Amazing Grace to End Broadway Run

17 Sep 2015 | Author: | No comments yet »

Broadway’s Amazing Grace Posts Closing Notice.

The musical, with music and lyrics by Christopher Smith and a book by Smith and Arthur Giron, centers on John Newton, an 18th-century slave trader whose spiritual awakening led him to write the hymn. Producers of the Broadway musical “Amazing Grace,” which has struggled with poor sales since it began performances over the summer, have decided to throw in the towel at last, posting a closing notice for late October.The new that tells the story of the tumultuous life of the man who composed the hymn “Amazing Grace,” will have played 24 previews and 114 regular performances at the Nederlander Theatre. In a statement, producer Carolyn Rossi Copeland said her team is “incredibly disappointed” in the show’s performance at the box office” and promised a national tour. The shuttering seems likely to represent a total loss for investors in the show, which never topped $350,000 in weekly grosses and regularly played to houses filled to less than 60% of capacity.

The summertime weeks just after the Tony Awards is always a challenge for the launch of a new musical, since tourists come to town hoping to catch either a long-established hit or a recently-crowned Tony champ. The audiences who do come leave the theater uplifted, and we are honored to have introduced the important story of John Newton to the Broadway community. I look forward to bringing this story of hope and redemption to audiences around the country with our upcoming national tour.” (Troika Entertainment will present the tour.) The musical was written by newcomer Christopher Smith, a self-taught musician who was a former police officer and a youth outreach and education director in Pennsylvania.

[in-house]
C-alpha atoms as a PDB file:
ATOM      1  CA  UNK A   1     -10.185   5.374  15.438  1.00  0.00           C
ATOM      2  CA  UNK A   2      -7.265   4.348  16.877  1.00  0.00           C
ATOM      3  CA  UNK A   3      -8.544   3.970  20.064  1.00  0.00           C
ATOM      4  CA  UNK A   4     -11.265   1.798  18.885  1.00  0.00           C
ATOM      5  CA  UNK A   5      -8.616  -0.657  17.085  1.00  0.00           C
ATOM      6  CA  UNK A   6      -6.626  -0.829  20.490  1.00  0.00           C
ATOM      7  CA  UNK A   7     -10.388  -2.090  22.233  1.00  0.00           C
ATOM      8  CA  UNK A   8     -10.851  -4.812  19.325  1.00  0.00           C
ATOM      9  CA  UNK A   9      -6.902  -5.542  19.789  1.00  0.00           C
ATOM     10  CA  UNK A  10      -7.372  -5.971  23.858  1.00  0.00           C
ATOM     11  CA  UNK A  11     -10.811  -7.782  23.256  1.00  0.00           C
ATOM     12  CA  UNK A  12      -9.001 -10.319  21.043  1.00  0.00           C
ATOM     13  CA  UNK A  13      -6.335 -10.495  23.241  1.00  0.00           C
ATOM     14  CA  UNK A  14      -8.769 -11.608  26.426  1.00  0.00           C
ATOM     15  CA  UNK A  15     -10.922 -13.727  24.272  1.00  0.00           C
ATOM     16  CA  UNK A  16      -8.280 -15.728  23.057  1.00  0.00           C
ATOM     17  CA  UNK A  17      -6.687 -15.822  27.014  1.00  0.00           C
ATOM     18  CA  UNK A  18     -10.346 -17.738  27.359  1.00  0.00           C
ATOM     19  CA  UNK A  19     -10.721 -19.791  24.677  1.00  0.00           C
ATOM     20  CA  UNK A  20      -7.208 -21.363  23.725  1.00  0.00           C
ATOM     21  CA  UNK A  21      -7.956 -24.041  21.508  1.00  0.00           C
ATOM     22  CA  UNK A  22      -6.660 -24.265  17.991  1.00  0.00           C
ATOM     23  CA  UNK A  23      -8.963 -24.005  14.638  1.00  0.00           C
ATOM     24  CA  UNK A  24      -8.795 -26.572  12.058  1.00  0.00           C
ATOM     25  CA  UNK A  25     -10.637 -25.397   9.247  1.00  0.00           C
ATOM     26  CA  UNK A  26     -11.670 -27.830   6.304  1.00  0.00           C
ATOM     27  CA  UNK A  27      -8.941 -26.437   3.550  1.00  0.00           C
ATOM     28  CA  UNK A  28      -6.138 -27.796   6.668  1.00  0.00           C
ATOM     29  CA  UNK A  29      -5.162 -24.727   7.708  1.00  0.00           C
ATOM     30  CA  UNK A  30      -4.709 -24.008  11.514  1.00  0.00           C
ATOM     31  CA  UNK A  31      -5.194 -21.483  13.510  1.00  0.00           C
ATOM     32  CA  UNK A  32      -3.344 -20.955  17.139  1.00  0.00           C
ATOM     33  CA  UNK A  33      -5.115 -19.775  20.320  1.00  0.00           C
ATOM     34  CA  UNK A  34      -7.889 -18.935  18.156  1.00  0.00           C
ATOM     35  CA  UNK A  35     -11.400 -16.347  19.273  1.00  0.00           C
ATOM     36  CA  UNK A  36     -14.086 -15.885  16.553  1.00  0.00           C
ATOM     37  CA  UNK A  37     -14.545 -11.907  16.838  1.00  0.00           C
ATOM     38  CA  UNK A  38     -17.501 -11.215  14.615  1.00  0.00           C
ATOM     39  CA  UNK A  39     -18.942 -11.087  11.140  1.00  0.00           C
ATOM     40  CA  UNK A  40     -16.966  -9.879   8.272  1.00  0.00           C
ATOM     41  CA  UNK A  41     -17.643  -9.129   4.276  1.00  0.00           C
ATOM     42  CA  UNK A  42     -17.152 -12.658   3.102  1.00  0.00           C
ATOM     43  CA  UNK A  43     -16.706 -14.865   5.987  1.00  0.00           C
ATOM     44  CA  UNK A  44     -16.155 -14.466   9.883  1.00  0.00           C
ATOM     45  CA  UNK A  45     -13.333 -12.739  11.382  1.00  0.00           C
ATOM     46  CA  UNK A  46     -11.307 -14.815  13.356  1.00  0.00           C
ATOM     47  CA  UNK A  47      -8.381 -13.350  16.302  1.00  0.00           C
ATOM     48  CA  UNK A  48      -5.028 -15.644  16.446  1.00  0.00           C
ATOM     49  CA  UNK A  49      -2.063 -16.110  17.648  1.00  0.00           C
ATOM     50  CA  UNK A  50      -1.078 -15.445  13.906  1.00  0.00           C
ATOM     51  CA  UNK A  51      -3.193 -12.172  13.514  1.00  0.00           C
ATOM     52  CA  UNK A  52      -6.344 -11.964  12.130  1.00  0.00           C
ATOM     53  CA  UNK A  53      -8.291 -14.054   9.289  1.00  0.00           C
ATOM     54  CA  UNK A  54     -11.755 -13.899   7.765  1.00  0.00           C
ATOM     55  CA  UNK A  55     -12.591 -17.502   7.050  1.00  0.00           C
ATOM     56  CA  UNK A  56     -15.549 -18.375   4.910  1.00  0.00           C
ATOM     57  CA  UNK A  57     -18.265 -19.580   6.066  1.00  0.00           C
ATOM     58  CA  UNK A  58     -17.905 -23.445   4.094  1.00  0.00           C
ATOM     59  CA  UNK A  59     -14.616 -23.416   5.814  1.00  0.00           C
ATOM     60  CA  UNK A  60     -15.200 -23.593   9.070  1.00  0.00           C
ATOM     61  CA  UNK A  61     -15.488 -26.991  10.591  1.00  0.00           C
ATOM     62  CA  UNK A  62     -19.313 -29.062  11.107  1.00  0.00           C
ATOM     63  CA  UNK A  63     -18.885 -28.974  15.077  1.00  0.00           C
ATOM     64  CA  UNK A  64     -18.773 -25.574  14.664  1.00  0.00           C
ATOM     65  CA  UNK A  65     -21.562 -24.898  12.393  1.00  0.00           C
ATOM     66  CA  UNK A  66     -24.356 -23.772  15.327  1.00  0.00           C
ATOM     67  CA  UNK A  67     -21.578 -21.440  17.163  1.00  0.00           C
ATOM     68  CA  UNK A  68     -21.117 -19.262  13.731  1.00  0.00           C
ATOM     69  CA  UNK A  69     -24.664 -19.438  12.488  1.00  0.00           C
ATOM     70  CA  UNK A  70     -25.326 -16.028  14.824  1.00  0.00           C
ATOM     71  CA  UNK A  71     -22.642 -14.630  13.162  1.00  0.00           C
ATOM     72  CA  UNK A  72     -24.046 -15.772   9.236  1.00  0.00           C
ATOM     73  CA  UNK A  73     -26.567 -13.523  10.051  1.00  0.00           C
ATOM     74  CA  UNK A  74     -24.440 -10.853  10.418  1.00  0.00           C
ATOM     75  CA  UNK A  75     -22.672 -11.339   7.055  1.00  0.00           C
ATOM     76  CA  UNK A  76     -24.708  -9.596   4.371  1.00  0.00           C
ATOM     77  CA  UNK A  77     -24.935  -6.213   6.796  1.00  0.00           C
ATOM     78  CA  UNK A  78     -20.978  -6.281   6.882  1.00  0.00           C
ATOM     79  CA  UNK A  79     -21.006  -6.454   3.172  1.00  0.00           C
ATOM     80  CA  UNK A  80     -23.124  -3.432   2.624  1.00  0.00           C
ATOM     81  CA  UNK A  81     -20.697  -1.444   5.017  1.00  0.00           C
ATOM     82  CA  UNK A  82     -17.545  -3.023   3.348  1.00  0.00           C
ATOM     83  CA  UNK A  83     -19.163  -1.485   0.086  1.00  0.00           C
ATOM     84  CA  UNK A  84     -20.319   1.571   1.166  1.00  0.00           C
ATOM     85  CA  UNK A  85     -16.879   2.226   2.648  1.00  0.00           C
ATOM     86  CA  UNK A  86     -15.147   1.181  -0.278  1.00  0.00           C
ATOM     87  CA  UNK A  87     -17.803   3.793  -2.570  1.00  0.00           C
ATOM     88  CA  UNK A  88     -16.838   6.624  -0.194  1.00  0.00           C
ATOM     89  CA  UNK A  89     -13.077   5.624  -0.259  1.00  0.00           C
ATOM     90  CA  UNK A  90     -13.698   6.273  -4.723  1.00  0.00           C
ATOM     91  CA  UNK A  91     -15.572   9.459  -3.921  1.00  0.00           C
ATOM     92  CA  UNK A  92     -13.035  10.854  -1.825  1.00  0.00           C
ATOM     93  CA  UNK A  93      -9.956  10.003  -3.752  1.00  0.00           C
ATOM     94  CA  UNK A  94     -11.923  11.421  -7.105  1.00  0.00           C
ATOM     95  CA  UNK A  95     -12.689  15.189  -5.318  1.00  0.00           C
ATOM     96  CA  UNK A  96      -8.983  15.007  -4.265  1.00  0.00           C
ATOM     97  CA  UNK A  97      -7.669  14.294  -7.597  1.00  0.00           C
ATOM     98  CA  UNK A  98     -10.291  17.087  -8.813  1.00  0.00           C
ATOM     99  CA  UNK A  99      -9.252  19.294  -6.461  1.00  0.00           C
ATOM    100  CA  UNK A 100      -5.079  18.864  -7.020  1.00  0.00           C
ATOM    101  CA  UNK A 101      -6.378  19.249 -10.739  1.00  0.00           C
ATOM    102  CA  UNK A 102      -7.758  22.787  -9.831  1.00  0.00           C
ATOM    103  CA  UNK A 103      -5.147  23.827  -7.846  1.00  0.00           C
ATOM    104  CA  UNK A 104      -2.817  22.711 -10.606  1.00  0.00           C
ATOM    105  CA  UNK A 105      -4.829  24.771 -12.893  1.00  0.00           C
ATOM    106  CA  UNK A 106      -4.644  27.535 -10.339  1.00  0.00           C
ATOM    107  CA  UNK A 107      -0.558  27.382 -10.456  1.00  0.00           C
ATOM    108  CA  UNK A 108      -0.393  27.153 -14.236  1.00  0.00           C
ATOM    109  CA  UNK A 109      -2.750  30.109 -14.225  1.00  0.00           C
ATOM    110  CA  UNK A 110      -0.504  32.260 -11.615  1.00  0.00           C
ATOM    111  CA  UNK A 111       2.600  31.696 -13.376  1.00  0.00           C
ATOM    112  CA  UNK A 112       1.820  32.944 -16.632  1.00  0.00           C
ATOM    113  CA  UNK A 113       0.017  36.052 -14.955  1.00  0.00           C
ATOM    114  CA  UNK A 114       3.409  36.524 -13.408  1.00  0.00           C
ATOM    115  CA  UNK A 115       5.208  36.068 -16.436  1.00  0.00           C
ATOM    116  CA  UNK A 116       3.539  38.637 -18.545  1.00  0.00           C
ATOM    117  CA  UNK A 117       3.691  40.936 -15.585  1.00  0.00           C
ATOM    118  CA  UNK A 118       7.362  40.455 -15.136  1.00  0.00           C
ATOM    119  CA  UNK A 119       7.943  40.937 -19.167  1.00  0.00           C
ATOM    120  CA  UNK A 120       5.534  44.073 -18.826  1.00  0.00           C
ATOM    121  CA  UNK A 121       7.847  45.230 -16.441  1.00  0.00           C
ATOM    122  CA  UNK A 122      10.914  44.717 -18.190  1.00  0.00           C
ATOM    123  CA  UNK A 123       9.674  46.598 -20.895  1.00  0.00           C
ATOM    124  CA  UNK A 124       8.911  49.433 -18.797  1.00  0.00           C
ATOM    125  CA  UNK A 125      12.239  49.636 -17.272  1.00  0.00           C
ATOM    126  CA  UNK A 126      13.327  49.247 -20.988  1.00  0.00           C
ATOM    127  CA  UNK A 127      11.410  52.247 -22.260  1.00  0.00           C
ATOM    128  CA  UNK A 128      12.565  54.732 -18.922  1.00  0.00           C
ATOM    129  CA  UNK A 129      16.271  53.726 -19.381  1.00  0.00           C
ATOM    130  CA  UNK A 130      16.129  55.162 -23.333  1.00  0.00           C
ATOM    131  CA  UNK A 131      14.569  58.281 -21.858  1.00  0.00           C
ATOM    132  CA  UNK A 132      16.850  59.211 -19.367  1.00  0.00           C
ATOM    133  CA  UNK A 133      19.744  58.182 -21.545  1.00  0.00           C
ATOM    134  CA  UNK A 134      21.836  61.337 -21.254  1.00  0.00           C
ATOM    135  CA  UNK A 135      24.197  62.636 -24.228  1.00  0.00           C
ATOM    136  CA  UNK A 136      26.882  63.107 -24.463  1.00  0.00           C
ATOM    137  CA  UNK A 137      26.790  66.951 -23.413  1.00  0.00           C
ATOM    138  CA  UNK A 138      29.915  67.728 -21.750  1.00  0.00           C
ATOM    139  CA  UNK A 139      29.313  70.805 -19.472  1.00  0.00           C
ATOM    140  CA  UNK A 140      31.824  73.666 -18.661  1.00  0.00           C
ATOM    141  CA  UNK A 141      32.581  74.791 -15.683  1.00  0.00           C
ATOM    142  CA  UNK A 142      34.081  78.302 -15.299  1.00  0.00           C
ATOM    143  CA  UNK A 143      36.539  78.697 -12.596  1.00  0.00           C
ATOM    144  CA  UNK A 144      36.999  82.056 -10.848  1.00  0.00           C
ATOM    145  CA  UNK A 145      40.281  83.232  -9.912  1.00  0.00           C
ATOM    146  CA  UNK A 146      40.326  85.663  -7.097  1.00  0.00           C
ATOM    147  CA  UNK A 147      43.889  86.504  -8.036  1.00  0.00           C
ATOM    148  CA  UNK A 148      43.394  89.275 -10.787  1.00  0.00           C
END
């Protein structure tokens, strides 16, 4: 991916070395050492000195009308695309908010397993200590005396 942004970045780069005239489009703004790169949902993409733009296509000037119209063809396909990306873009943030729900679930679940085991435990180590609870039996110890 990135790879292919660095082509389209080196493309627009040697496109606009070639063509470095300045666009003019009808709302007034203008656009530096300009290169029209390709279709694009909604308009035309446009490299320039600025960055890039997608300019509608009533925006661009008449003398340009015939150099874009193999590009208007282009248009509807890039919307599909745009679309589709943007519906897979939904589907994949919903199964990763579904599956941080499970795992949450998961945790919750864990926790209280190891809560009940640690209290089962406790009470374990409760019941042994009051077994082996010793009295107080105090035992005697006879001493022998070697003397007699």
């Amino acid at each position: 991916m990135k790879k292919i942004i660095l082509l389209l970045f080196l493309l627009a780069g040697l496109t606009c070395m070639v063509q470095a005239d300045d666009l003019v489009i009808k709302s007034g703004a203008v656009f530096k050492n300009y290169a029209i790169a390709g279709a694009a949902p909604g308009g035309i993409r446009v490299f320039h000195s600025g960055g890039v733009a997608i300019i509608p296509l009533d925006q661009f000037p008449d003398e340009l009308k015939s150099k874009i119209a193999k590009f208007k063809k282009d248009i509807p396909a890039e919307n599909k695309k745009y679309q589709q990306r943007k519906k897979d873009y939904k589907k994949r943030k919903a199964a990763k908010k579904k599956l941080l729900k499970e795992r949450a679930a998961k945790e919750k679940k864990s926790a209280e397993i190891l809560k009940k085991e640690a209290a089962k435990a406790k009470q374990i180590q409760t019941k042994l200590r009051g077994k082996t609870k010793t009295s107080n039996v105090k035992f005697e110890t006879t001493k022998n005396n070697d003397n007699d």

A captivating tale of romance, rebellion and redemption, this radiant production follows one man whose incredible journey ignited a historic wave of change. Coming of age as Britain sits atop an international empire of slavery, he finds himself torn between following in the footsteps of his father – a slave trader – or embracing the more compassionate views of his childhood sweetheart (Erin Mackey). When that journey finds John in his darkest hour, a transformative moment of self-reckoning inspires a blazing anthem of hope that will finally guide him home.” The creative team also includes Eugene Lee and Edward Pierce (scenic design), Toni-Leslie James (costume design), Ken Billington and Paul Miller (lighting design), Jon Weston (sound design), Robert–Charles Vallance (hair design), David Leong (fight and military movement), Gillian Lane-Plescia (dialect coach), Kenny Seymour (orchestrations), Michael Keller (music coordinator) and Joseph Church (music director, arranger, incidental music).

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